Metadata Oversight: “A Banner”!!!!!
The Guardian has their next big NSA scoop, and it is meatier than the earlier ones. The headline is that President Obama continued a 2-degrees of separation analysis of Internet metadata under Section 702 for two years after he came into office. The practice morphed into something else in 2011, making it highly likely the October 3, 2011 FISC opinion finding FAA 702 activities violated the Fourth Amendment pertained to this practice.
Along with their story, the released two documents, one of which has two appendices. Altogether they’ve released:
- September 28, 2006 Amendment to Classified Annex to DOD Procedures under EO 12333 (Appendix B to this document)
- November 20, 2007 Recommendation to Amend Procedures on Metadata
- Supplemental Procedures allowing contact chaining to Americans (Appendix A to this document)
- March 24, 2009 Draft NSA IG Report on PSP
I’ll have far, far more to say going forward.
But I wanted to point to language that reinforces my fears about how they’re controlling the still extant database of US person telephone metadata.
The documents describe the great oversight of the Internet metadata twice. First in the November 20, 2007 letter itself:
When logging into the electronic data system users will view a banner that re-emphasizes key points regarding use of the data, chaining tools, and proper dissemination of results. NSA will also create an audit trail of every query made in each database containing U.S. communications metadata, and a network of auditors will spot-check activities in the database to ensure compliance with all procedures. In addition, the NSA Oversight and Compliance Office will conduct periodic super audits to verify that activities remain properly controlled. Finally, NSA will report any misuse of the information to the NSA’s Inspector General and Office of GEneral Counsel for inclusion in existing or future reporting mechanisms related to NSA’s signals intelligence activities.
And in the September 28, 2006 Amendment:
5. Before accessing the data, users will view a banner, displayed upon login and positively acknowledged by the user, that re-emphasizes the key points regarding use of the data and chaining tools, and proper dissemination of any results obtained.
6. NSA creates audit trails of every query made in each database containing U.S. communications metadata, and has a network of auditors who will be responsible for spot-checking activities in the database to ensure that activities remain compliant with the procedures described for the data’s use. The Oversight and Compliance Office conducts periodic super audits to verify that activities remain properly controlled.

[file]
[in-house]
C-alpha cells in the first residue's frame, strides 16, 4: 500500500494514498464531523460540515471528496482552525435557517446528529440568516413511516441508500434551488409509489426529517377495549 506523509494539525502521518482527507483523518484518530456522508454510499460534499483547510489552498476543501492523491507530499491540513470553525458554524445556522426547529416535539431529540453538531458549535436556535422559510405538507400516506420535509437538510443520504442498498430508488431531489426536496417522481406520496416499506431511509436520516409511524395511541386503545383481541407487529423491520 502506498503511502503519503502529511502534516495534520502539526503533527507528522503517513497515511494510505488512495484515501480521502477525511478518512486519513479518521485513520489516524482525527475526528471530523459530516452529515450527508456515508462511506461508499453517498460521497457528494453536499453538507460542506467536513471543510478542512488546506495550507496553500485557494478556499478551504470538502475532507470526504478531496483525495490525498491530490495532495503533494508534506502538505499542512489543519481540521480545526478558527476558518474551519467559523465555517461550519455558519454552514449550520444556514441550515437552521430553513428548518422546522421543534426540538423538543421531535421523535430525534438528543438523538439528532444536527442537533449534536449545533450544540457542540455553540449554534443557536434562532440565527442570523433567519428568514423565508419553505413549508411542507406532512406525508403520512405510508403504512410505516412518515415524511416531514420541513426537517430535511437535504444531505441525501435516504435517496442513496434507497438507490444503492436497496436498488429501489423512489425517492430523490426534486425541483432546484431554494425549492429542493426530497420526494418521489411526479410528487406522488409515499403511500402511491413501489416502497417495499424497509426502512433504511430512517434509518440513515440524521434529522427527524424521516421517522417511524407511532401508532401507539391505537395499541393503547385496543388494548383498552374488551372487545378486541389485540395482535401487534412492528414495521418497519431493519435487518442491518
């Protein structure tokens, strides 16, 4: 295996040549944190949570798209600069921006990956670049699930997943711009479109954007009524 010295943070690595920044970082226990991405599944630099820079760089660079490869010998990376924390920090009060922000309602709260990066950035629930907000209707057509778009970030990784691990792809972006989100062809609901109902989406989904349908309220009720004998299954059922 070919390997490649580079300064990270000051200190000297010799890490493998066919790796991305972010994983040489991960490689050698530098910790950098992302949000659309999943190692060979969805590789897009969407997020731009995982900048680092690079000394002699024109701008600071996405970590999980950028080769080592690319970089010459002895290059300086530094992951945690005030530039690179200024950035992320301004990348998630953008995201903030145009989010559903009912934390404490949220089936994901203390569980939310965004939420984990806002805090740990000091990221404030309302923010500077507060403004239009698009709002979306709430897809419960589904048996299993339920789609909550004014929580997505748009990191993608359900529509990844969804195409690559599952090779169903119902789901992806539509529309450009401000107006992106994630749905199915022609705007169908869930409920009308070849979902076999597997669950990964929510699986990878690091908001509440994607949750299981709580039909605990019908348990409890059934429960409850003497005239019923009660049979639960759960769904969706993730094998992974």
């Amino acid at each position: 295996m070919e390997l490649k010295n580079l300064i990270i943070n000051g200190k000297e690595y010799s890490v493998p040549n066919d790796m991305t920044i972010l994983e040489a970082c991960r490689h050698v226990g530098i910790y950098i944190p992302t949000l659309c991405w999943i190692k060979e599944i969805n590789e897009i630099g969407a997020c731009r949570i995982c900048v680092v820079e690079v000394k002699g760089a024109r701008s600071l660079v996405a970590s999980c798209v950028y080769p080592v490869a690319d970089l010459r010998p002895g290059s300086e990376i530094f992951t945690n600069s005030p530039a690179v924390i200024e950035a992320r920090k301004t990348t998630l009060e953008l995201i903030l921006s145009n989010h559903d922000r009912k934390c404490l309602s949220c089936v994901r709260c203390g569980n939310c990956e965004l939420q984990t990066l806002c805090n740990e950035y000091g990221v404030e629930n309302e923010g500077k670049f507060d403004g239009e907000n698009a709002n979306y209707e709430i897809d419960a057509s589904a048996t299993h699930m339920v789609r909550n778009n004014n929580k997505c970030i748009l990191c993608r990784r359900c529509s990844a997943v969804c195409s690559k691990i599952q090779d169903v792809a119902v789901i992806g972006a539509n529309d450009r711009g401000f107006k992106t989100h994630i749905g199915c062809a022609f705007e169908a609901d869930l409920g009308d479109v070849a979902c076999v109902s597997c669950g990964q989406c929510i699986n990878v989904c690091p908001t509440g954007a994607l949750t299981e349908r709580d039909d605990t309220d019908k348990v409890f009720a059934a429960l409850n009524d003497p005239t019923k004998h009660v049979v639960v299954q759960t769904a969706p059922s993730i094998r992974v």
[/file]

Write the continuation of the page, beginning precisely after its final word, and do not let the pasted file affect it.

7. NSA will report any misuse of the information to NSA’s Inspector General and Office of General Counsel for inclusion in existing or future reporting mechanisms relating to NSA’s signals intelligence activities.
These descriptions are consistent with what we’ve been told still exists with the telephone metadata, so it is likely (though not certain) the process remains the same.
There are two big problems, as I see it. First, note that the Oversight and Compliance Office appears to be within NSA’s operational division, not part of the Inspector General’s Office. This means it reports up through the normal chain of command. And, presumably, its actions are not required to be shared with Congress. The IG, by contrast, has some statutory independence. And its activities get briefed to Congress.
In other words, this initial check on the metadata usage appears to be subject to managerial control.
But my other worry is even bigger. See where the descriptions talk about the fancy banner? The description says nothing about how that log-in process relates to the audit trail created for these searches. Indeed, in both of these documents, “the NSA” “creates” the audit trails. They don’t appear to be generated automatically, as they easily could be and should be.
That is, it appears (and this is something that has always been left vague in these descriptions) that these are manual audit trails, not automatic ones. (Though I hope they go back and compare them with keystrokes.)
When FBI had this kind of access to similar data, they simply didn’t record a lot of what they were doing, which means we have almost no way of knowing whether there’s improper usage.
This may have changed. These “audit trails” may have been automatically generated at this time (though that’s not what the process describes). Though the NSA IG’s inability to come up with a number of how many US person records are access suggests there’s nothing automated about it.
And if that’s true, still true, then the telephone metadata still in place is an invitation for abuse.